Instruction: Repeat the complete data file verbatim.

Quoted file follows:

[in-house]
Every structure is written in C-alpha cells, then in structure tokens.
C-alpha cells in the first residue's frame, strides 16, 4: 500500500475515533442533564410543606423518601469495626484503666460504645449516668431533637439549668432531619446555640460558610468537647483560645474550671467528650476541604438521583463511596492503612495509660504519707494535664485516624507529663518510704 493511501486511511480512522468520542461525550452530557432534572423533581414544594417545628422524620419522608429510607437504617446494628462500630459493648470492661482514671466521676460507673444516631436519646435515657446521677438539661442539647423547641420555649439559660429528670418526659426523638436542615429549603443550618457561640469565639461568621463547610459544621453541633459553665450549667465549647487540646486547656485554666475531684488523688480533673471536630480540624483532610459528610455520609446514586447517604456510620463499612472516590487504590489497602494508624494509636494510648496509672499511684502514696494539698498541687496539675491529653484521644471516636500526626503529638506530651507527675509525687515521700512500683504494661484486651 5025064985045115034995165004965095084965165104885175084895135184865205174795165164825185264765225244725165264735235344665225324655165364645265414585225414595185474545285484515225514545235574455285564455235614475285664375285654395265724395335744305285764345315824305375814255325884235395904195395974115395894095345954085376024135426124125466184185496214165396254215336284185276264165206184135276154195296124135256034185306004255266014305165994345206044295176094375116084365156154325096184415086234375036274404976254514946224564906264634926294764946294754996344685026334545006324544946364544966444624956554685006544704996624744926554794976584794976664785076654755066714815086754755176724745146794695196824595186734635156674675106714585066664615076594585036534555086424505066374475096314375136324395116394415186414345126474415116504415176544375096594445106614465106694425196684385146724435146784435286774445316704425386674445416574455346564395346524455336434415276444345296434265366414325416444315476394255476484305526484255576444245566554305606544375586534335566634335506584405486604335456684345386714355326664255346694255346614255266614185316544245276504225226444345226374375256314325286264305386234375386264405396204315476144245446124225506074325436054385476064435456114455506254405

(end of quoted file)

[in-house]
Every structure is written in C-alpha cells, then in structure tokens.
C-alpha cells in the first residue's frame, strides 16, 4: 500500500475515533442533564410543606423518601469495626484503666460504645449516668431533637439549668432531619446555640460558610468537647483560645474550671467528650476541604438521583463511596492503612495509660504519707494535664485516624507529663518510704 493511501486511511480512522468520542461525550452530557432534572423533581414544594417545628422524620419522608429510607437504617446494628462500630459493648470492661482514671466521676460507673444516631436519646435515657446521677438539661442539647423547641420555649439559660429528670418526659426523638436542615429549603443550618457561640469565639461568621463547610459544621453541633459553665450549667465549647487540646486547656485554666475531684488523688480533673471536630480540624483532610459528610455520609446514586447517604456510620463499612472516590487504590489497602494508624494509636494510648496509672499511684502514696494539698498541687496539675491529653484521644471516636500526626503529638506530651507527675509525687515521700512500683504494661484486651 5025064985045115034995165004965095084965165104885175084895135184865205174795165164825185264765225244725165264735235344665225324655165364645265414585225414595185474545285484515225514545235574455285564455235614475285664375285654395265724395335744305285764345315824305375814255325884235395904195395974115395894095345954085376024135426124125466184185496214165396254215336284185276264165206184135276154195296124135256034185306004255266014305165994345206044295176094375116084365156154325096184415086234375036274404976254514946224564906264634926294764946294754996344685026334545006324544946364544966444624956554685006544704996624744926554794976584794976664785076654755066714815086754755176724745146794695196824595186734635156674675106714585066664615076594585036534555086424505066374475096314375136324395116394415186414345126474415116504415176544375096594445106614465106694425196684385146724435146784435286774445316704425386674445416574455346564395346524455336434415276444345296434265366414325416444315476394255476484305526484255576444245566554305606544375586534335566634335506584405486604335456684345386714355326664255346694255346614255266614185316544245276504225226444345226374375256314325286264305386234375386264405396204315476144245446124225506074325436054385476064435456114455506254405